"You get some bright ones out in Belmar."

"They're all retarded. This wasn't the first time I threw these guys out for it. So when I caught them at it again I really roughed them up like don't be an asshole. But when I get out there, looking for the flashlight, they're back and they're staring at me. I'm like 'What the fuck do you want, faggots.' Then one of them starts reaching into his jacket pocket."

"Jesus Christ."

"Yeah. I couldn't see the gun, I just heard the shot. But I was plastered and I didn't feel it. I looked at the hole in my shoulder and then I looked at him and oh man, it was on. They ruined the new Bar Anticipation shirt I got, so I was fucking pissed. They saw it in my eyes and they started running."

"And you chase after the guys with a gun, of course."

"Damn right I did. You don't take a gun when the other guy's empty handed. That's low class. That's no morals. They deserve what they got," he said. "I was a madman. The rest of the bouncers came out after they heard the shot and they said I looked like a wild bear."

"You're lucky they didn't shoot you again."

"No, they knew they were wrong. They saw it in my eyes. They knew they had it coming."

"I'm glad I never saw you fight."

"I knew if you ever saw that part of me you'd never want to see me again."

When I see him in that parking lot, he's leaned up against his jeep, his arms crossed at his chest. They're mallet heads -- bulging, meaty things, and you can see the quiet shadows digging into the curves of the muscles in his bare forearms. It's couple days into winter, but he's standing strong there. Not a hint of a shiver rising through from where I'm sitting. He's parked under a street light and the glow casts through his fair, Irish skin. It's like he's got the Northern Lights raging inside of him, the way that warm yellow is spreading out all around him.

I wait in the car for a minute, light another Camel. I'm thinking of how he's spent his year. Me? I'd logged time in one other bed, but it wasn't much of anything. Some reporter running a city hall beat in Manhattan. Another creature like me--all words; no bones; cold, useless skin. A voice without a proper body. Nothing like my bouncer boy.

This other one-the new one-he was a goddamn thin, blind man was what he was.

I'd have my foot shoved down into the back of his throat and be calling him a fucking whore. Useless. I'd call him useless. It was games. It was empty. It was a way to pass the time. But I still managed to read more into it than what it really was.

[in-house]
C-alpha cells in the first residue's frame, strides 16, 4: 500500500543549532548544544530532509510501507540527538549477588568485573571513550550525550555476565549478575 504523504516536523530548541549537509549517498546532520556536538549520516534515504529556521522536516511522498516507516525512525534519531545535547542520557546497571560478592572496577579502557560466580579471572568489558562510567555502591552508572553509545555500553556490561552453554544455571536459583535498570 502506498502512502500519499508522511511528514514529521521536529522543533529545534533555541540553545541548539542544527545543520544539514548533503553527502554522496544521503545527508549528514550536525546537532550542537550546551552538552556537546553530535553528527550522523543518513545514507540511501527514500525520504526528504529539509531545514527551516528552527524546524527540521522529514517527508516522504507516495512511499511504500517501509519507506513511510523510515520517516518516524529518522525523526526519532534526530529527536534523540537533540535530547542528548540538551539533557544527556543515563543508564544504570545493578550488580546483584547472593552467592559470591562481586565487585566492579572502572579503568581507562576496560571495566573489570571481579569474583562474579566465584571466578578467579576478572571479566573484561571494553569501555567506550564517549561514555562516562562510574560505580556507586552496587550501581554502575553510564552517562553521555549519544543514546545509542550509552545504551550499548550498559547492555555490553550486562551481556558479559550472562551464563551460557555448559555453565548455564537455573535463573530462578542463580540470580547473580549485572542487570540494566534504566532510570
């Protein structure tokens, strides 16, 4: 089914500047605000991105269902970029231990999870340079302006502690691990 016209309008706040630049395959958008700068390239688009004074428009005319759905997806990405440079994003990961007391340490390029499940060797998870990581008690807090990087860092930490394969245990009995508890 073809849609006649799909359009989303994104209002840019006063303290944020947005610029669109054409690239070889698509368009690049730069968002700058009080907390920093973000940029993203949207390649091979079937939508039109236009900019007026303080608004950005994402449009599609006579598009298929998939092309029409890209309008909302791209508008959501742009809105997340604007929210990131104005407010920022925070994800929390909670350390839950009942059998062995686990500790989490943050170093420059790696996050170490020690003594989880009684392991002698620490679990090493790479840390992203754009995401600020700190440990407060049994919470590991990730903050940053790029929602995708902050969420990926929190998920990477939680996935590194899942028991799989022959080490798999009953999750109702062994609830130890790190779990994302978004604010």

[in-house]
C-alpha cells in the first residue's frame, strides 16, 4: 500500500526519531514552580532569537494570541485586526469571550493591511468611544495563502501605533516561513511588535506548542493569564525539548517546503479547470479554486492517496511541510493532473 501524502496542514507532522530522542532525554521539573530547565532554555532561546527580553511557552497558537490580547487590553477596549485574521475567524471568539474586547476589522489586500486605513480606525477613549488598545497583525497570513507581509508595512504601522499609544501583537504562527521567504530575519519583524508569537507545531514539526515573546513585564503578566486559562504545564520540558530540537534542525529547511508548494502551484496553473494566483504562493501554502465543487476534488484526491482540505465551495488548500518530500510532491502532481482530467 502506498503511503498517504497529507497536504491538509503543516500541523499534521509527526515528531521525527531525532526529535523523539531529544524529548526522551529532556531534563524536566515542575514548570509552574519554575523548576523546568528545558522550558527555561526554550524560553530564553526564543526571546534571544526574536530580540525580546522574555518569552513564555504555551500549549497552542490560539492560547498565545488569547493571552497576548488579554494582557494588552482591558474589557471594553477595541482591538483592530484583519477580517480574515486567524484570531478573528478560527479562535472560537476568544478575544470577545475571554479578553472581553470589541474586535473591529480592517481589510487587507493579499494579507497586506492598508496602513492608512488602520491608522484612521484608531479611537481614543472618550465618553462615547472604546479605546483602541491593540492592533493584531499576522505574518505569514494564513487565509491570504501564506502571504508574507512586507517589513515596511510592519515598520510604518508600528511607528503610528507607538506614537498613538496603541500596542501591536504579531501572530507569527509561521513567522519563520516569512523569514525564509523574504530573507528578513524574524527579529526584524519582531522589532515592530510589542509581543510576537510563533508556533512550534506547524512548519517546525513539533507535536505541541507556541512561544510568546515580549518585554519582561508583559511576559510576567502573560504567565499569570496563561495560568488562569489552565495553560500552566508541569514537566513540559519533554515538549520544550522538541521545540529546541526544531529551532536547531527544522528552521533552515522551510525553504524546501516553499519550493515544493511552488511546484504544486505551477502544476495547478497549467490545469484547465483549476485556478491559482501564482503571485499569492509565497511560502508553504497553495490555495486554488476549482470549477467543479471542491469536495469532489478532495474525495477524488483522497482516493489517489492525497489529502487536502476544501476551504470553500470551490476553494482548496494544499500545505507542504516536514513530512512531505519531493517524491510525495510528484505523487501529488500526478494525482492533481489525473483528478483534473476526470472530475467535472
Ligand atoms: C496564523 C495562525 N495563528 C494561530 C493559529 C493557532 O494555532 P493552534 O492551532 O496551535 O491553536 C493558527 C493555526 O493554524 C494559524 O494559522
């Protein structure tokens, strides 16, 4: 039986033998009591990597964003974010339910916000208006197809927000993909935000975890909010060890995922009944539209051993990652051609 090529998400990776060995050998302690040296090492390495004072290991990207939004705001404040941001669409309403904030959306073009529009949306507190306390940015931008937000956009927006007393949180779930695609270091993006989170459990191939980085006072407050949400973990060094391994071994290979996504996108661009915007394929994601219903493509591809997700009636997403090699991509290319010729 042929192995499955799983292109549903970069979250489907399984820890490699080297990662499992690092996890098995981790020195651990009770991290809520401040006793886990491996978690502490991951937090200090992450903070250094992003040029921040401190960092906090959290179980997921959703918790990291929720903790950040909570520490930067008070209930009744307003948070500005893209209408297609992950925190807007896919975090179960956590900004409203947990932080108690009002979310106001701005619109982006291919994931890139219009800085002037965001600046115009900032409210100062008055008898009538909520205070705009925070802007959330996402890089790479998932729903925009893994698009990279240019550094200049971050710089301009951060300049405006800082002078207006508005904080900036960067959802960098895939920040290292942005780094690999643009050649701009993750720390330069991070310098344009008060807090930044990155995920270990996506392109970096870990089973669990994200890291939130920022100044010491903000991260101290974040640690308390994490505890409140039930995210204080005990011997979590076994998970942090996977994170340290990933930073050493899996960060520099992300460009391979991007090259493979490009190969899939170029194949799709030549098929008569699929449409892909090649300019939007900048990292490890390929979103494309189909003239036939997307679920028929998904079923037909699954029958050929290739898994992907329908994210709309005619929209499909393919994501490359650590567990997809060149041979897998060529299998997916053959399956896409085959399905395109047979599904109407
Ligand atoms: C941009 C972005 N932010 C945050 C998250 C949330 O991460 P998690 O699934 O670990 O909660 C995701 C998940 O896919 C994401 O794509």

See, what it was supposed to be was he was my toy. But what it came down to was I was serving his sickness and taking some of it in for myself.

Rape me, Mistress. Say you raped me.

He was a viper with a clean face, and he was turning me into another monster like him. There was some devil in me-he didn't craft it, but he whispered and promised life to it if it would just spew and smother him. I could own him. I could own a boy body for the night.

I never had sex with him, you understand. That'd be too intimate and soft. We would lose our anonymity. There would be kindness and love in that, and he didn't want any of those things.

Once I showed up in his filthy, tar-lined jungle across the river when I wasn't wanted. He'd gotten canned for showing up to a press conference blitzed, and he was taking his scotch behind closed doors. I let all my little veins worry for him, but there was a proper code that I hadn't applied. He wanted to drown in that nameless bitterness of the city. It was distilled haphazardly and bottled up like an eager Molotov cocktail ready to color a mutilated rainbow through a small strip in the sky.

And then there was me, sitting on the curb with my foot shaking out of my sandal. I kept ashing my cigarette. I tapped it so hard the coal fell out. He stood about five paces behind me, watching his own hands and feet with curiosity.

That boulevard in front of me, all eight lanes of it, was fast and vicious. Some musty heat and ugly noise through the forced, false symmetry. It would cloud up over you, numb your limbs if you were caught there in the darkness. All those goddamn boroughs had that unkind, grimey silk coat. He wanted that; there was nothing human there that would try to run a finger along his jaw.

That crippled anger carried a stink, a stain to it, but it didn't bother me so much. My face had been dirty for so long, anyway, with all the better instincts I'd let die with a slight, silent protest. The new guy couldn't see it. He quit looking to see that in anyone but himself some time ago, but I guess they all do. Maybe even me some day.

"I'll go, I'll go. I'm going," I said, watching the cars stutter in time.

"No, don't." But his mouth was stopping, all dried up and empty and dead. I'd killed it.

"What then?"

"I don't know."